Principles of Taxation

Introduction and Chapter 1 Types of Taxes and the Jurisdictions that Use Them
McGraw-Hill/Irwin
©The McGraw-Hill Companies, Inc., 2002

Introduction to Students Slide 1-2  Taxes as Business Costs .  Objectives:  tax policy: helps understand law.. become better informed voter  link finance and taxation .NPV of after-tax cash flows . Inc.why is this different from tax minimization?  Taxes as Household Expenditures .tax deferral  framework of taxation is stable McGraw-Hill/Irwin ©The McGraw-Hill Companies.Maximize after-tax values . 2002 .tax bite is 3 / 8 hours.

Taxing America Slide 1-3      Basic Terminology Tax Base. Inc. and Revenue Relationship Classifying and Describing taxes Tax Policy Sources of Law McGraw-Hill/Irwin ©The McGraw-Hill Companies. 2002 . Rate..

. see Q4. 9 McGraw-Hill/Irwin ©The McGraw-Hill Companies. Not always the person who pays the tax.Taxing America Slide 1-4  Basic Terminology • Tax = (How is this different from a fee or a penalty/fine?) • Taxpayer = • Incidence refers to the ultimate economic burden of the tax. 2002 . Q6. Inc. • Jurisdiction = See IR5.

Taxing America Slide 1-5  Tax Base X Tax Rate = Tax Revenue  Tax Base:   Tax Rate:   Tax Revenue: McGraw-Hill/Irwin ©The McGraw-Hill Companies.. 2002 . Inc.

Inc.. 2002 .Transaction or ActivityBased Taxes Slide 1-6  What are examples of transaction (event) based taxes?  What is an example of an activity based tax? McGraw-Hill/Irwin ©The McGraw-Hill Companies.

2002 . and Sales Taxes  State Sales and Income Taxes  Federal Income Taxes Employment Taxes Excise Taxes Transfer Taxes McGraw-Hill/Irwin ©The McGraw-Hill Companies.Taxing America Slide 1-7  Taxes Imposed by Jurisdiction  Local Property. Earnings.. Inc.

2002 . IR2.  Sales Tax  Usually piggy-backed with state sales tax and remitted to local authority. McGraw-Hill/Irwin ©The McGraw-Hill Companies.Taxing America Slide 1-8  Local Taxes  Real property and Personal Property Taxes  Why are these called “ad valorem” taxes? See Q7. Many big cities impose.. Inc.  Earnings Taxes  Sometimes imposed on individuals who work in one city but live elsewhere.

Inc.Taxing America Slide 1-9  State Taxes  Sales and Use Tax How is the use tax related to the sales tax? What kinds of property is the use tax easily enforced against?  Excise Tax  What are common goods subject to an excise tax?  See Q13  What states do you think have low excise taxes on beer? McGraw-Hill/Irwin ©The McGraw-Hill Companies.. 2002 .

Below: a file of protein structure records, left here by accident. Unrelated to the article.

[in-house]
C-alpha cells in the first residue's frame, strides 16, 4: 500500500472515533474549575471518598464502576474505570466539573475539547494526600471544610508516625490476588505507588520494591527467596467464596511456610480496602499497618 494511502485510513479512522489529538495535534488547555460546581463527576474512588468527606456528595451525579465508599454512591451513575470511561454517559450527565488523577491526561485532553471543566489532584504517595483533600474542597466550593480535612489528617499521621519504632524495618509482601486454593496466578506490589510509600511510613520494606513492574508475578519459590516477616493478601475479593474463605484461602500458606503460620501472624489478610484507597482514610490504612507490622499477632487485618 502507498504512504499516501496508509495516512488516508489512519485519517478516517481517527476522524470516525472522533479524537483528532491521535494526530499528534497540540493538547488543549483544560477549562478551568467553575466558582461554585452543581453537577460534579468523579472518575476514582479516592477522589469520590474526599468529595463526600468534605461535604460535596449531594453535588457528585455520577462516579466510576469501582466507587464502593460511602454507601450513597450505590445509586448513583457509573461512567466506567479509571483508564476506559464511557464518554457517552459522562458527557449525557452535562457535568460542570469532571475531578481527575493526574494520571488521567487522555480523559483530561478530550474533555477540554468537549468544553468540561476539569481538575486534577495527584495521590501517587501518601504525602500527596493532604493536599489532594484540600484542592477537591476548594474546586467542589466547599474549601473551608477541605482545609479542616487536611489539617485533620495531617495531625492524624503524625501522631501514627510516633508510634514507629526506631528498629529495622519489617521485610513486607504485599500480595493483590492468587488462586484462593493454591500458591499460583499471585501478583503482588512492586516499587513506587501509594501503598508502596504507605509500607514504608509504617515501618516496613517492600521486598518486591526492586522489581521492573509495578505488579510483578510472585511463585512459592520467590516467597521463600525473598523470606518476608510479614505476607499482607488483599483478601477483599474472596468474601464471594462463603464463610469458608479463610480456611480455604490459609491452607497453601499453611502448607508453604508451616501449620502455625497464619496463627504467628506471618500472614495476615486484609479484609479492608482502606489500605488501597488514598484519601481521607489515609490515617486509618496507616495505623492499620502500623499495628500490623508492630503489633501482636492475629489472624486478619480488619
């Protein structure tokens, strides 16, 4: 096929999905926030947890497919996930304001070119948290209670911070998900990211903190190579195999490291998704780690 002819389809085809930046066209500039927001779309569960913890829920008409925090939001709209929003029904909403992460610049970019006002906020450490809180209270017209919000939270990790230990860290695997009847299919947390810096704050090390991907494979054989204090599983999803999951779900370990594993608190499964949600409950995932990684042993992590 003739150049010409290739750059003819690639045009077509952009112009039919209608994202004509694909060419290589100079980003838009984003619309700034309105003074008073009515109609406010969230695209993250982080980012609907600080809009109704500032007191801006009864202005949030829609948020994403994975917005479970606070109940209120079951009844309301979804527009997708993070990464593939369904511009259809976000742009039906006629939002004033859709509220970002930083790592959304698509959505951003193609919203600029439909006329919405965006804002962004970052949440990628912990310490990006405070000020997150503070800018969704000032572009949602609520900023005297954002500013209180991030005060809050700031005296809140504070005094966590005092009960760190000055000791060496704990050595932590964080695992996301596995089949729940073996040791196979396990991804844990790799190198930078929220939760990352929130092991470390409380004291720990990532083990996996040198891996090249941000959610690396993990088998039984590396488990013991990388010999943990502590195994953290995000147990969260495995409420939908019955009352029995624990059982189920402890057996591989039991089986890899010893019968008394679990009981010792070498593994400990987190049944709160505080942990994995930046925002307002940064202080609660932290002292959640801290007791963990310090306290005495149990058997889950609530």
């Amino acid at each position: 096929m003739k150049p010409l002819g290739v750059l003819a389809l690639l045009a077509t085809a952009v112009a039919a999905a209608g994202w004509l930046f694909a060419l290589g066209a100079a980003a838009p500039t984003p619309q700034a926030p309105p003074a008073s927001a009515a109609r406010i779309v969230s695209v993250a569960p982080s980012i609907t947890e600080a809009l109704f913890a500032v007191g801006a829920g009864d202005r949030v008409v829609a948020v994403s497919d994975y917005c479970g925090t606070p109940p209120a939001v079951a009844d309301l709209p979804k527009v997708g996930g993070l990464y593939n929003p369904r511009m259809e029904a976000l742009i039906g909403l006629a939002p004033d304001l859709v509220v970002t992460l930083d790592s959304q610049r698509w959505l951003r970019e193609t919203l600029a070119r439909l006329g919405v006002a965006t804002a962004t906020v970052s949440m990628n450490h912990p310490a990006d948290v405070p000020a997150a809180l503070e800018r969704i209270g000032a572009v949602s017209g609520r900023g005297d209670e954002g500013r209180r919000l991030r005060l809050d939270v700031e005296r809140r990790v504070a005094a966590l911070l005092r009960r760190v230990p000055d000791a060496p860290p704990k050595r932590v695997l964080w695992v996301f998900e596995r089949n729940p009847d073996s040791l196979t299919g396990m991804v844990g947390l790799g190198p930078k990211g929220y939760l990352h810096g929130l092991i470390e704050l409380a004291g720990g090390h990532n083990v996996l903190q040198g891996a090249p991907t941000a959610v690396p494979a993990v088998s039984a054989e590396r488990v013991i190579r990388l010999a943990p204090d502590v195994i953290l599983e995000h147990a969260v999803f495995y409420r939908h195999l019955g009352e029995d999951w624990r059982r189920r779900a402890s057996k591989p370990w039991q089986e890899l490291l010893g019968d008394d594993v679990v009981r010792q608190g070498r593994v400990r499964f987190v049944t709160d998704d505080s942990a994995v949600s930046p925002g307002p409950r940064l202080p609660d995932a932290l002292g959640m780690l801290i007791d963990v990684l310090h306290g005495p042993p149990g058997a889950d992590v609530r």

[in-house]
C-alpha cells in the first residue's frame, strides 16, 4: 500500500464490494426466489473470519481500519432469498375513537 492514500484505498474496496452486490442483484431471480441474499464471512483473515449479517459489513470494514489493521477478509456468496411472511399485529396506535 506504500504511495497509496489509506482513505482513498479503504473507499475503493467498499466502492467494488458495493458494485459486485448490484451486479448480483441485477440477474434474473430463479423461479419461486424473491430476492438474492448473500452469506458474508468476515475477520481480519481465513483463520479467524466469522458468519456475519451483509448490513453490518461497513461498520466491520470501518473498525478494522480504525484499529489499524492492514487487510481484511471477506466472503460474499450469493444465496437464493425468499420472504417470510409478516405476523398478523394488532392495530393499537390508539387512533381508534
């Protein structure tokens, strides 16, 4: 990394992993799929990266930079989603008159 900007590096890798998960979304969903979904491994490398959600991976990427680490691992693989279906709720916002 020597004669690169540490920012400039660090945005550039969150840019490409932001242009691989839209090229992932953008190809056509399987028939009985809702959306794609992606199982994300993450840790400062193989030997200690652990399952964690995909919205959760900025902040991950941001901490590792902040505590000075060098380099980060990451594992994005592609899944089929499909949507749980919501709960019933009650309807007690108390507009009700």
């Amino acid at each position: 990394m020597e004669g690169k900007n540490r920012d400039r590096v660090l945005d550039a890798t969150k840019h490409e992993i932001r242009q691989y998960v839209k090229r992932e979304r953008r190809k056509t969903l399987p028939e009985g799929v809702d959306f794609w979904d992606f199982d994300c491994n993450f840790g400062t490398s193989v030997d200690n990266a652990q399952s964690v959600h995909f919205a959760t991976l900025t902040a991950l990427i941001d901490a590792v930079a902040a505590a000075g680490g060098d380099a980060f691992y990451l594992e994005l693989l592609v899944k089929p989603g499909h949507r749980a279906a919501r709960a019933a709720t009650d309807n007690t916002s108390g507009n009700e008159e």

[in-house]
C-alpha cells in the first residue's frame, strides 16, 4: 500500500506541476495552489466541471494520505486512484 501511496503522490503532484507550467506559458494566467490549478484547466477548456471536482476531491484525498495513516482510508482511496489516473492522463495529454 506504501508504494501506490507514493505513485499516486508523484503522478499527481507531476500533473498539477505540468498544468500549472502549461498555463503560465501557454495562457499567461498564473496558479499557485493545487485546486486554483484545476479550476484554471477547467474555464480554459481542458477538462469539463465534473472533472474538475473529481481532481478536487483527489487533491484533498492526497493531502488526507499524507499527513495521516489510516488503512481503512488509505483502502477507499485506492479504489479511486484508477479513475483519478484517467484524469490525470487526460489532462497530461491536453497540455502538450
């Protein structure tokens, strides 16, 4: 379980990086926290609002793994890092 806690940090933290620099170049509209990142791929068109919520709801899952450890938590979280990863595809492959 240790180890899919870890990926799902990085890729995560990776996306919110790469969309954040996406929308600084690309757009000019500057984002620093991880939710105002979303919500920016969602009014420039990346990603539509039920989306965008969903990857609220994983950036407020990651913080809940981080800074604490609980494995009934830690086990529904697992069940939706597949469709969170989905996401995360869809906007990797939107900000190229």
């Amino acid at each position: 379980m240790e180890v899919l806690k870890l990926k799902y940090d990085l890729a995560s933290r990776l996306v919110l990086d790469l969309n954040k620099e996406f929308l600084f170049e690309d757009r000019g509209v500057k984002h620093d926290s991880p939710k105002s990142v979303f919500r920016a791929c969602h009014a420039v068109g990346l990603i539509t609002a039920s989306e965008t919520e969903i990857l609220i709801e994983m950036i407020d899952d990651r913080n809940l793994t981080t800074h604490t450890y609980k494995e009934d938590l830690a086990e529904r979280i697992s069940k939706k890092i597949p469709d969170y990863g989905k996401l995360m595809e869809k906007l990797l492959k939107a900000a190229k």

Most refer to federal taxable income as the starting point for determining corporate taxable income for state purposes.Taxing America Slide 1-10  State Taxes  Personal Income Tax  _________________ states and the District of Columbia impose a personal income tax. Inc. 2002 . See IR7  Corporate Income Tax  _________________ states and the District of Columbia tax corporations on their net income. McGraw-Hill/Irwin ©The McGraw-Hill Companies.. Tax rates vary considerably from state to state. See Chapter 12 for how to apportion income among states.

briefly describe the history of the US income tax. McGraw-Hill/Irwin ©The McGraw-Hill Companies. 2002 .Taxing America Slide 1-11  Federal Taxes  Income Tax In your own notes. Inc..

See Chapter 9.Taxing America Slide 1-12  Federal Taxes  Employment Taxes  The two largest programs sponsored by the federal government are the ___________________ and ________________. McGraw-Hill/Irwin ©The McGraw-Hill Companies. These programs are funded by taxes earmarked exclusively to pay for Social Security and Medicare.  The taxes are based on annual wages and salaries of employees and net income of the selfemployed. Inc.. . 2002 .

Inc. ___________ ) or discourage consumption of goods in short supply (like what? ______________ . What effect do you think an estate tax has on savings? ©The McGraw-Hill Companies..Taxing America Slide 1-13  Federal Taxes  Excise Taxes  Originally intended to reduce consumption of socially unacceptable goods (like what? __________ . These taxes represent a form of wealth redistribution.  Class discussion . 2002 McGraw-Hill/Irwin .does this work?  Transfer Taxes  Based on the value of an individual’s _________ transferred by ________ or ____________. _______________ ).

 Value-added taxes are like sales taxes.Foreign Taxes Slide 1-14  Income taxes like the U. but they are assessed incrementally on value added throughout production process. 2002 .S. Inc.  Foreign governments compete for tax dollars and foreign investment through rates and tax preferences. McGraw-Hill/Irwin ©The McGraw-Hill Companies..  VAT is self-enforcing because taxpayer can claim a credit for VAT paid to supplier with proof of payment.S. does NOT have this).  Value-added taxes (the U.

North Dakota hold? What are the implications for internet commerce? McGraw-Hill/Irwin ©The McGraw-Hill Companies.what are alternatives?  Gambling .where is the incidence of taxation?  Sales and use tax .What did the Supreme Court case Quill Corporation vs.Dynamic Nature of Taxation Slide 1-15  New tax bases:  Urban tax bases decline . Inc. 2002 ..

irs. A Supreme Court verdict is the equivalent of law. 2002 ..gov and look at a Revenue Ruling. McGraw-Hill/Irwin ©The McGraw-Hill Companies.  Judicial authority. Inc. Other jurisdictions carry less weight (hierarchical).Three Primary Sources of Tax Law Slide 1-16  What is the source of statutory authority?  What are examples of administrative authority?  Go to www.

Inc.000 D earns $10.000..000 B earns $50.  Write on a piece of paper how much you will collect from each taxpayer. Queen Lil demands that you collect $36. The sum must be $36. and we’ll discuss next time. 2002 .000 from the following four taxpayers:     A earns $100.Looking Ahead to Chapter 2 Slide 1-17  Assume you are the fair-minded tax manager of LilLand.000. Turn this in on your way out. McGraw-Hill/Irwin ©The McGraw-Hill Companies.000 C earns $25.